New leaders installed at US military commands in Europe that Russian invasion has returned to forefront
Stars and Stripes June 28, 2022
STUTTGART, Germany — U.S. soldiers and special operations troops in Europe got new commanders Tuesday as leadership changed hands for two headquarters at the center of the military’s response to Russia’s war on Ukraine.
Gen. Darryl Williams, who previously served as superintendent of the U.S. Military Academy in West Point, N.Y., brings with him extensive experience on the Continent as head of U.S. Army Europe and Africa.
U.S. European Command’s Gen. Tod Wolters said Williams’ 39 years of active-duty experience, which includes stints in key NATO roles, made him the best fit at a “pivotal phase” marked by the Russia-Ukraine war.
For the U.S., Russia’s unprovoked invasion has resulted in a sharp increase in troops sent to Europe, where forces are focused on deterring potential aggression and helping to manage the flow of weapons for delivery to Ukraine.
“We know this: This component has led from the front to serve that cause and support Ukraine,” Wolters said.
Williams said during a ceremony at USAREUR-AF headquarters in Wiesbaden that his focus will be ensuring that his soldiers are prepared to deter would-be aggressors and fight if necessary.
“Our number-one job is to be ready and to continue to keep that spear sharp,” he said.
In previous Europe postings, Williams commanded troops in Baumholder, Germany, as an artillery officer and later as a two- and three-star general with assignments in Italy and Turkey.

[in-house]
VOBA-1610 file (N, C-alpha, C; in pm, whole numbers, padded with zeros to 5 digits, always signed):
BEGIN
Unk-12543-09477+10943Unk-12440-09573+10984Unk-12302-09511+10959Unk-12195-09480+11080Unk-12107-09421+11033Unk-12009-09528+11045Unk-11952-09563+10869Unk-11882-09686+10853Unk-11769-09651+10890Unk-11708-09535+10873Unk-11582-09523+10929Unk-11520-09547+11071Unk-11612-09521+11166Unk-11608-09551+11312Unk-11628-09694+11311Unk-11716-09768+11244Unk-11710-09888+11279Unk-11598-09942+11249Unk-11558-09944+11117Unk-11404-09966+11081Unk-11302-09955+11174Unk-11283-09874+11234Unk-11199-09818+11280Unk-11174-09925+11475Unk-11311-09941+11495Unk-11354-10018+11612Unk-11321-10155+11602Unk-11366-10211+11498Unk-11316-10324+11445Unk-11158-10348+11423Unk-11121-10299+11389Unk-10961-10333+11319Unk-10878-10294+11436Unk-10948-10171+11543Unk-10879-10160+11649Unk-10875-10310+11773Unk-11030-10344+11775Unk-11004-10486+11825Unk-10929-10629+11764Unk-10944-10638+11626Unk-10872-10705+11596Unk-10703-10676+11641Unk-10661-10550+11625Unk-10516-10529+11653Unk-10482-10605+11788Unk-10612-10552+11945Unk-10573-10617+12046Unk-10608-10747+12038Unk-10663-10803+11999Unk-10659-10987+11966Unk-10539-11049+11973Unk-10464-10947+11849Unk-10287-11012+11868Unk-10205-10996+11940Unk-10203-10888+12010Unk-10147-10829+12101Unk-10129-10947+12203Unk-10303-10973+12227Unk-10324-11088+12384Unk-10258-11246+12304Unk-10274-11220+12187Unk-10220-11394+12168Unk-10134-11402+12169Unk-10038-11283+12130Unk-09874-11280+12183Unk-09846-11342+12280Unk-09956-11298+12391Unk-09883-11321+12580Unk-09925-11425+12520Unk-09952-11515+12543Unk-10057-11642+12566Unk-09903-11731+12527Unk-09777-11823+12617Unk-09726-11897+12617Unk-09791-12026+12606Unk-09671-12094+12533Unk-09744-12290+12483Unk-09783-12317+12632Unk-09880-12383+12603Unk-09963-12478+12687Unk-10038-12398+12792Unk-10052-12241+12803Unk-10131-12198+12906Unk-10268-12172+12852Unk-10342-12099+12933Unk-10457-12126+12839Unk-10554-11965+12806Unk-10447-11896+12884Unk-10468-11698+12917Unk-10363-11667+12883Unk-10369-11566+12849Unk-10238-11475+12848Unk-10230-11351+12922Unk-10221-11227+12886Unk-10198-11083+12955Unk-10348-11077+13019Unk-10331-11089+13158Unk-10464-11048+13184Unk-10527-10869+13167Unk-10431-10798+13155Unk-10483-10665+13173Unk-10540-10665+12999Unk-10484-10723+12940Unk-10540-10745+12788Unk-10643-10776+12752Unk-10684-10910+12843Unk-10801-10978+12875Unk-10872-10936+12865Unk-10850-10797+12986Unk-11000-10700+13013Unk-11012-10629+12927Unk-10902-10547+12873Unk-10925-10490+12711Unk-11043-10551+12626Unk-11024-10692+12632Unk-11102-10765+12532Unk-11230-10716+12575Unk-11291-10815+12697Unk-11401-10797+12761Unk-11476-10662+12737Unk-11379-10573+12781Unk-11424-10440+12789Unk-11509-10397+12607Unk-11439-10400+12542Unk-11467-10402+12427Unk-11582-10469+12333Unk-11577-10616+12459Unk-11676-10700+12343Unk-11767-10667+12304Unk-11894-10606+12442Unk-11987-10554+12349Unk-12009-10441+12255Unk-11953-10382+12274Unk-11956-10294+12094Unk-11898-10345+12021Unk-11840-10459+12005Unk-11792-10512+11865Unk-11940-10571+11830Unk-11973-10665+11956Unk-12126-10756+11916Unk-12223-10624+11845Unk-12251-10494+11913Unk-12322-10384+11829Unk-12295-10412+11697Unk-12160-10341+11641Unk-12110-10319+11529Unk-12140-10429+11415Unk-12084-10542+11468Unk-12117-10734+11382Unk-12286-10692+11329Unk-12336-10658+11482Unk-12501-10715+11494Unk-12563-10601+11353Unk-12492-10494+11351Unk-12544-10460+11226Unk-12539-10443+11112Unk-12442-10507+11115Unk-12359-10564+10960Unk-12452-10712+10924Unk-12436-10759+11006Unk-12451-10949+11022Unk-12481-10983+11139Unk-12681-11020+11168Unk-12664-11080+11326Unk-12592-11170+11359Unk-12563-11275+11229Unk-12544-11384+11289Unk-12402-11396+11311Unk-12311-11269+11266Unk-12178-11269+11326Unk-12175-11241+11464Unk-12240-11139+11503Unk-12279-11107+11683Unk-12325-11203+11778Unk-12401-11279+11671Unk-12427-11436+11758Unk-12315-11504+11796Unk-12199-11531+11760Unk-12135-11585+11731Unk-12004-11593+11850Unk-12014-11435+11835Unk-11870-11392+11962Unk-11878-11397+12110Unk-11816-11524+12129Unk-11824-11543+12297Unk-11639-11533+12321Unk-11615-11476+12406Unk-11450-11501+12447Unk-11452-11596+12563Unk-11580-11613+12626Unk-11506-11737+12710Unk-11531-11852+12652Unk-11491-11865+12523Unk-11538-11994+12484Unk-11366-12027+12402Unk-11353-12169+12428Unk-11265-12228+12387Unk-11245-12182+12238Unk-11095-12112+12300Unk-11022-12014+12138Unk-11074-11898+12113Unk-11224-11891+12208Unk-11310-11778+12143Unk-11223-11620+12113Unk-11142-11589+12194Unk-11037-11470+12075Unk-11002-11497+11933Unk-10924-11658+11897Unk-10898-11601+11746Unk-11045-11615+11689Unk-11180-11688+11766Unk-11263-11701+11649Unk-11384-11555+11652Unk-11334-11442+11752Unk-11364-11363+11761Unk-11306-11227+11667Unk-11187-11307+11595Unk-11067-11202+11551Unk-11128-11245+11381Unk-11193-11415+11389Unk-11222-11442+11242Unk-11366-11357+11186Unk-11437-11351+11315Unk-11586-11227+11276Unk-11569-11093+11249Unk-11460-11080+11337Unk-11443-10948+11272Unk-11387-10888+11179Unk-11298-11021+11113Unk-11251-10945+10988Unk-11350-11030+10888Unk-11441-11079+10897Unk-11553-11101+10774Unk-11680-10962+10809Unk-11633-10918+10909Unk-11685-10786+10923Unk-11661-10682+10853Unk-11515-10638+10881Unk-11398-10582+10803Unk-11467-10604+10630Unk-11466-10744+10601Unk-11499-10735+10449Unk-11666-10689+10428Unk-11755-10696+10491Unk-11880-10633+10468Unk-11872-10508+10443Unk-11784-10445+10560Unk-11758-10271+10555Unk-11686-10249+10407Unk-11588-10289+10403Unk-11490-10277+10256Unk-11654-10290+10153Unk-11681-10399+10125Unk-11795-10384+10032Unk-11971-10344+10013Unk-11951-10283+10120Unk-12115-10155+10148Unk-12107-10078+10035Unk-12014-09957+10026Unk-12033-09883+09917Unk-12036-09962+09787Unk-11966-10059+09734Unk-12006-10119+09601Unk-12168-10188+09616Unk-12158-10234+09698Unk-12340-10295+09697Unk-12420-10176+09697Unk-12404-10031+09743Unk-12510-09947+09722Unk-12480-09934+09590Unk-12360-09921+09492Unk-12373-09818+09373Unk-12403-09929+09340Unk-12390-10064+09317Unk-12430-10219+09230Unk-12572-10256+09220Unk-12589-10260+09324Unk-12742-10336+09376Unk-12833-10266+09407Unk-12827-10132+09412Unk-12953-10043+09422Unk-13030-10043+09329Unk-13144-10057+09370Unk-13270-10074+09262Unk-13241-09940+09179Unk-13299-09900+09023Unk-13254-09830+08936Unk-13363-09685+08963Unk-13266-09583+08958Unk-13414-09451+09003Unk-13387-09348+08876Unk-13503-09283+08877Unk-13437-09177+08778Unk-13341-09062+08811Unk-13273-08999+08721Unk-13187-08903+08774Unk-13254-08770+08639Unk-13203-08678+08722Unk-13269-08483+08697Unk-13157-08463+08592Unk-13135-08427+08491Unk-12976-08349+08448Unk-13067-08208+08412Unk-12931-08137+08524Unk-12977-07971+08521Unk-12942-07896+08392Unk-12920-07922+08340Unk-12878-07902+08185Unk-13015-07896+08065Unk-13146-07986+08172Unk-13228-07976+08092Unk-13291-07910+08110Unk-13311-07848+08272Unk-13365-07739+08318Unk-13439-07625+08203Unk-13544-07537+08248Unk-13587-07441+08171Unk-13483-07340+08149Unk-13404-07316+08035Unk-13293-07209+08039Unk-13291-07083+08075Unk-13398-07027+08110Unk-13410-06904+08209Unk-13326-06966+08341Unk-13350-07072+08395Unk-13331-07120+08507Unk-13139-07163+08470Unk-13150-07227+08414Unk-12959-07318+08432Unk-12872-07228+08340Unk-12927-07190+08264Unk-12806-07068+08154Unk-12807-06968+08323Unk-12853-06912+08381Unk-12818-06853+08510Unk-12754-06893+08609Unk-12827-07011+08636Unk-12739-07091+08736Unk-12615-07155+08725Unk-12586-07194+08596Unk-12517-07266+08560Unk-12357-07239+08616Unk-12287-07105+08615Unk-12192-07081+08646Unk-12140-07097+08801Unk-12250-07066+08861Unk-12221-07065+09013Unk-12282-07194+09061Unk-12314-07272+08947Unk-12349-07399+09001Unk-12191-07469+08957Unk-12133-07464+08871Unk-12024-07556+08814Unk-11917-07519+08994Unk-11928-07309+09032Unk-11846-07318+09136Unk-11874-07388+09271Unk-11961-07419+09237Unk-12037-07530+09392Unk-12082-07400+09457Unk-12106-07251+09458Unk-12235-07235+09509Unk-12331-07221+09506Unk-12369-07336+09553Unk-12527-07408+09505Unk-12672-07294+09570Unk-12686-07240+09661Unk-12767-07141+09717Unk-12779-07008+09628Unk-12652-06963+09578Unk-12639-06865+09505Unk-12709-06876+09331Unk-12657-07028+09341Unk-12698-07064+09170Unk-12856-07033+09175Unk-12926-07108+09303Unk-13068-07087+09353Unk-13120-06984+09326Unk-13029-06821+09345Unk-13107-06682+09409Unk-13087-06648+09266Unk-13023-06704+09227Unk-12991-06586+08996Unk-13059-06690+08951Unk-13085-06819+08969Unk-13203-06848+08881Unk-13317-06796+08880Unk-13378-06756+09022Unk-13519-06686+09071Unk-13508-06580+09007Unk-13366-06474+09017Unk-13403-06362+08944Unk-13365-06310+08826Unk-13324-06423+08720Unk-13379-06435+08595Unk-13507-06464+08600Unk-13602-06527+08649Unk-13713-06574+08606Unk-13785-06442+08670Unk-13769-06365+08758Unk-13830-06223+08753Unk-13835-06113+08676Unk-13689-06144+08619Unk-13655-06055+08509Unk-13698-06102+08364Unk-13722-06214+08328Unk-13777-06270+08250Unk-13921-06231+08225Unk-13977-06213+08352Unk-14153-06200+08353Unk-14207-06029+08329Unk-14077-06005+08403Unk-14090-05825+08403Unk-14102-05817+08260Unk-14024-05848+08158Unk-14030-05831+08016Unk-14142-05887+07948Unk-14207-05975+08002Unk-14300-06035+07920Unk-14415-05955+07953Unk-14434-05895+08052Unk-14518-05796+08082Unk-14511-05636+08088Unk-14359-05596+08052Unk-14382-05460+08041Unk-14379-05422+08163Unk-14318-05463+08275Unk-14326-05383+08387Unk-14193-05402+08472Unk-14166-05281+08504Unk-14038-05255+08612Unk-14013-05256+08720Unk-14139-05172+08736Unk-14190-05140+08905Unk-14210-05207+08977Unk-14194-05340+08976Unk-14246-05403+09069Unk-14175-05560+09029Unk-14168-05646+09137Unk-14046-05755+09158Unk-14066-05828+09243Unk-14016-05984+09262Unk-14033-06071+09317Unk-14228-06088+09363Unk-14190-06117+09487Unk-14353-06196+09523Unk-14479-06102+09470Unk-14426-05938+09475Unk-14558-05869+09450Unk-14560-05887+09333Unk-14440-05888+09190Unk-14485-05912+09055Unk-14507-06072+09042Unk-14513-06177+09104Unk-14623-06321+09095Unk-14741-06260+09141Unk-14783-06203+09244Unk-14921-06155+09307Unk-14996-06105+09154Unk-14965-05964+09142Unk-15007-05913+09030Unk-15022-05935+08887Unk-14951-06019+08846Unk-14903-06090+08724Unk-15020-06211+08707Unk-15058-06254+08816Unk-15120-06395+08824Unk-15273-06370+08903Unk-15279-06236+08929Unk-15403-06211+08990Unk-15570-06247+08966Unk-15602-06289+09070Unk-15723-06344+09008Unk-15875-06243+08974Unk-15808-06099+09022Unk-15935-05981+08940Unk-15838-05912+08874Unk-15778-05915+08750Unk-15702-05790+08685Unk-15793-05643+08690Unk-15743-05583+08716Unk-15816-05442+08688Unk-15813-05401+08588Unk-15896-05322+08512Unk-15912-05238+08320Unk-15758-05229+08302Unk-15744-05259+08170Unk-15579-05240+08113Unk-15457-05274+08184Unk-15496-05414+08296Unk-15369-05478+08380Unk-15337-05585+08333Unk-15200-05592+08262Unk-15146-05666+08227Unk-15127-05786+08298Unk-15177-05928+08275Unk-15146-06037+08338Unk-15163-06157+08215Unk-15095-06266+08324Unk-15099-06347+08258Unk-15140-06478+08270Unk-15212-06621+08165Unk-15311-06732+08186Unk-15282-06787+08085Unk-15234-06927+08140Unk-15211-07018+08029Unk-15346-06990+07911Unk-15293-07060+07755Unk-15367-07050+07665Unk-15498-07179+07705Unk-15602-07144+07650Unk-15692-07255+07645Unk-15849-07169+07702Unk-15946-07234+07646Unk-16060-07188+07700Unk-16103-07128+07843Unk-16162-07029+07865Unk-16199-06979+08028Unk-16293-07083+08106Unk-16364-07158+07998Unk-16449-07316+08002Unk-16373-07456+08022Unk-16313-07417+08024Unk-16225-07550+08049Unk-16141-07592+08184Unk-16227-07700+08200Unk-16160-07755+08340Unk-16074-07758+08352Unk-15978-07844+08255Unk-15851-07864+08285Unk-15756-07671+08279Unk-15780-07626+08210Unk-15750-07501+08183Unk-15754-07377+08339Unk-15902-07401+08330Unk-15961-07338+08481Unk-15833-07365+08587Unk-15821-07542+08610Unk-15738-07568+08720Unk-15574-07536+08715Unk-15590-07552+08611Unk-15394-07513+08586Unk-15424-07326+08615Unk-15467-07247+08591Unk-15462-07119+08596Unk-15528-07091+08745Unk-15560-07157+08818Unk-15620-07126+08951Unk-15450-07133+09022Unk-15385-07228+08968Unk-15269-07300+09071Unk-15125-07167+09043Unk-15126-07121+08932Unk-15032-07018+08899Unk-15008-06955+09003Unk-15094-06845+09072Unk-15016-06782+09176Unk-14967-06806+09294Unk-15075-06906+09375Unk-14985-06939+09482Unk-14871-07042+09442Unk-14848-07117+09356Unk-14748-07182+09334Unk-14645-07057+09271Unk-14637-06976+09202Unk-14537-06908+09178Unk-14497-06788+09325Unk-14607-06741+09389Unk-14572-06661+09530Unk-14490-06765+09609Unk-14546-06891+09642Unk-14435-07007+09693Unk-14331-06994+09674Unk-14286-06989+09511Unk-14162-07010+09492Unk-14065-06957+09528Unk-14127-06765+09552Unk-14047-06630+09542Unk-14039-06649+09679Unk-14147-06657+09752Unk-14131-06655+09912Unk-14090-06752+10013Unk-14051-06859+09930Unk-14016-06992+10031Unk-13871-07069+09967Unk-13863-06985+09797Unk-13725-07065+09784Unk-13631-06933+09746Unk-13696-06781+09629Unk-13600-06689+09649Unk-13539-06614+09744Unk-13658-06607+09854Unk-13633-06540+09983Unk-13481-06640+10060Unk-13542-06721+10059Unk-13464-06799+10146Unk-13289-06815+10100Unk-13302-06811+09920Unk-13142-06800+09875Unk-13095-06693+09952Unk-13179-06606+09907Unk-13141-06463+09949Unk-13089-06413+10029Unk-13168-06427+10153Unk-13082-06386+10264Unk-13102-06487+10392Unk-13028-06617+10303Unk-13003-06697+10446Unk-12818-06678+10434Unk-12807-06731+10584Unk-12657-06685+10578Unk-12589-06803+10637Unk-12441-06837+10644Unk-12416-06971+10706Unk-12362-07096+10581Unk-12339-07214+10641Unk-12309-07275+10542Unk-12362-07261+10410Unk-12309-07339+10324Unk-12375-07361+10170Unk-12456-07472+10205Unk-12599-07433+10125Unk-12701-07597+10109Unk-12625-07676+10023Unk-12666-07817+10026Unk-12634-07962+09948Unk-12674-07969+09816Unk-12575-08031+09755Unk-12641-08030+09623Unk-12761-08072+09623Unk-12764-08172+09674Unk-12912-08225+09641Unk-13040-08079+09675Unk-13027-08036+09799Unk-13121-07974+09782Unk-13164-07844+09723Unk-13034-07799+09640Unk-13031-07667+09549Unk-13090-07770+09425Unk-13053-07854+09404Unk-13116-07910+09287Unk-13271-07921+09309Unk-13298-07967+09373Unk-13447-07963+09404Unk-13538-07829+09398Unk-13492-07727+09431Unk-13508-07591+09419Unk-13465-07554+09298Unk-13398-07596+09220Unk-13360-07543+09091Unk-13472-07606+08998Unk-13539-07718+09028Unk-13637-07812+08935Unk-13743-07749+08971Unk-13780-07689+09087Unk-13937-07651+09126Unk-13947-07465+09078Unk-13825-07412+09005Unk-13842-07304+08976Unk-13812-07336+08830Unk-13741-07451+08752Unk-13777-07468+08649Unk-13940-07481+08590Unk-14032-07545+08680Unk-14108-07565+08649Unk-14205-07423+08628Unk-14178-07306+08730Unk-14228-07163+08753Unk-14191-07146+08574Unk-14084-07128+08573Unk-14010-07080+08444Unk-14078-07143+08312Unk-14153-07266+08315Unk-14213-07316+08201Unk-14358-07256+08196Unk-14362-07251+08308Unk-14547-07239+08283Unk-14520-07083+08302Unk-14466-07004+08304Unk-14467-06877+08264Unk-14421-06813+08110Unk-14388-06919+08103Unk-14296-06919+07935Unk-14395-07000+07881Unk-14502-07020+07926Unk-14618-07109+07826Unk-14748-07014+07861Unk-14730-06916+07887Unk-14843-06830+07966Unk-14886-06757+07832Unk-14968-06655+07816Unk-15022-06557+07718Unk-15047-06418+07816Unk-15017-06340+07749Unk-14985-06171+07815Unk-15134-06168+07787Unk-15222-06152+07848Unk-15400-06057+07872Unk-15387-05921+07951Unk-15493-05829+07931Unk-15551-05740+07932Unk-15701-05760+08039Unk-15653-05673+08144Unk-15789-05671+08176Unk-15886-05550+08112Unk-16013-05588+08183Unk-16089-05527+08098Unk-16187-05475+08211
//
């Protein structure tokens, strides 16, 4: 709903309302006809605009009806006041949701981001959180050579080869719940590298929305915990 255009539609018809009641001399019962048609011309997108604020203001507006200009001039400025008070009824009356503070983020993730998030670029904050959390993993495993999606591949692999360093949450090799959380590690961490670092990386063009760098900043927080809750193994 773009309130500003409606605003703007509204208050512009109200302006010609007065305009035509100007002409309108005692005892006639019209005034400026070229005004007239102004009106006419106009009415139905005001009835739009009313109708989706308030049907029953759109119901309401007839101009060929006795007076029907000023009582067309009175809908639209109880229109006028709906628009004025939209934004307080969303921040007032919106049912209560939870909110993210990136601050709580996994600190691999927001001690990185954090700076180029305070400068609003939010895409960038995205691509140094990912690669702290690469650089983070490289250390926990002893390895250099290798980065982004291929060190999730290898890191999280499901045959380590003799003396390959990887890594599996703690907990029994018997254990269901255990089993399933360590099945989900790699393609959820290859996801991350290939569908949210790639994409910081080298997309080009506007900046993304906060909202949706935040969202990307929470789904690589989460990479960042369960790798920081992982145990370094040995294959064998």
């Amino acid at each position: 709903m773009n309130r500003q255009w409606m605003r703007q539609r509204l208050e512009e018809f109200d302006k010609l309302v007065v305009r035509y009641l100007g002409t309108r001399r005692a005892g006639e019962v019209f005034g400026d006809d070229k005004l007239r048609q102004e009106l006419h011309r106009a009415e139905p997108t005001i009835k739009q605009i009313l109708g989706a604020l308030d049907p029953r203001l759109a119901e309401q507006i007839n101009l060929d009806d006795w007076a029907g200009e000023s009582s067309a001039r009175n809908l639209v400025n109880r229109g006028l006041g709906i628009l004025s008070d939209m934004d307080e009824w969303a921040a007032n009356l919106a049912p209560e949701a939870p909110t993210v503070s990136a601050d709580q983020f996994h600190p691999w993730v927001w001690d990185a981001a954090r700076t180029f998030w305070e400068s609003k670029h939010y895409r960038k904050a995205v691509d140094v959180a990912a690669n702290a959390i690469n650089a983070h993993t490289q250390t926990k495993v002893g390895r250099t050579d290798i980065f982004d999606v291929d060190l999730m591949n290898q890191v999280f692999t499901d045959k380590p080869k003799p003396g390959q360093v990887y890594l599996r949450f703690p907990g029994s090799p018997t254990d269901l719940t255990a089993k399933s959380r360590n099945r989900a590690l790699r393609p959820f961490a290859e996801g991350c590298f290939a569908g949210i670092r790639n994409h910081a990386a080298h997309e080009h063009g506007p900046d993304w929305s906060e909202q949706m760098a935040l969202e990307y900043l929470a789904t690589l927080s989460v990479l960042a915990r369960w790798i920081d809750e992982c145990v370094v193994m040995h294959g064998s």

Williams replaced Gen. Cristopher Cavoli, who has led the Army in Europe the past four years. On Friday, Cavoli will take over as head of U.S. European Command in Stuttgart and will serve as NATO’s next supreme allied commander, taking over from Wolters.
Meanwhile, in Stuttgart, Air Force Brig. Gen. Steven Edwards replaced Air Force Maj. Gen. David Tabor on Tuesday as head of U.S. Special Operations Command Europe, leading a group of Navy SEALs, Green Berets and Air Force special operators.
Wolters officiated both command changes and said the two headquarters have been central to the effort to support Ukraine.
In Stuttgart, he credited special operators for pressing forward during an intense two-year period that involved carrying out missions during the coronavirus pandemic, supporting last year’s evacuation of civilians from Afghanistan and now playing a key role in Ukraine’s efforts to repel the Russian invaders.
“I know you are tired, and you know you are tired. You are exhausted,” Wolters said. “I want you to know that what you’ve done for the last two years … has made a huge, huge difference.”
The leadership changes come at a pivotal moment for security in Europe, where combat in Ukraine is happening at a scale not seen on the Continent since World War II.
Gen. Richard Clarke, U.S. Special Operations Command chief, said during the ceremony in Stuttgart that over the past several months, the SOCEUR mission has emerged as his command’s “main effort.”
Tabor, who leaves Stuttgart for a new post as the Air Force’s director of programming, said getting the right kind of assistance to Ukraine, whether material support or training and advice, has been a major focus over the past several months.
“I think the big role we stepped into was one of cohering the allies we have, that we’ve been working with for years and years now, including for the last seven years in Ukraine,” Tabor told Stars and Stripes.
Stars and Stripes reporter Mike Abrams contributed to this report.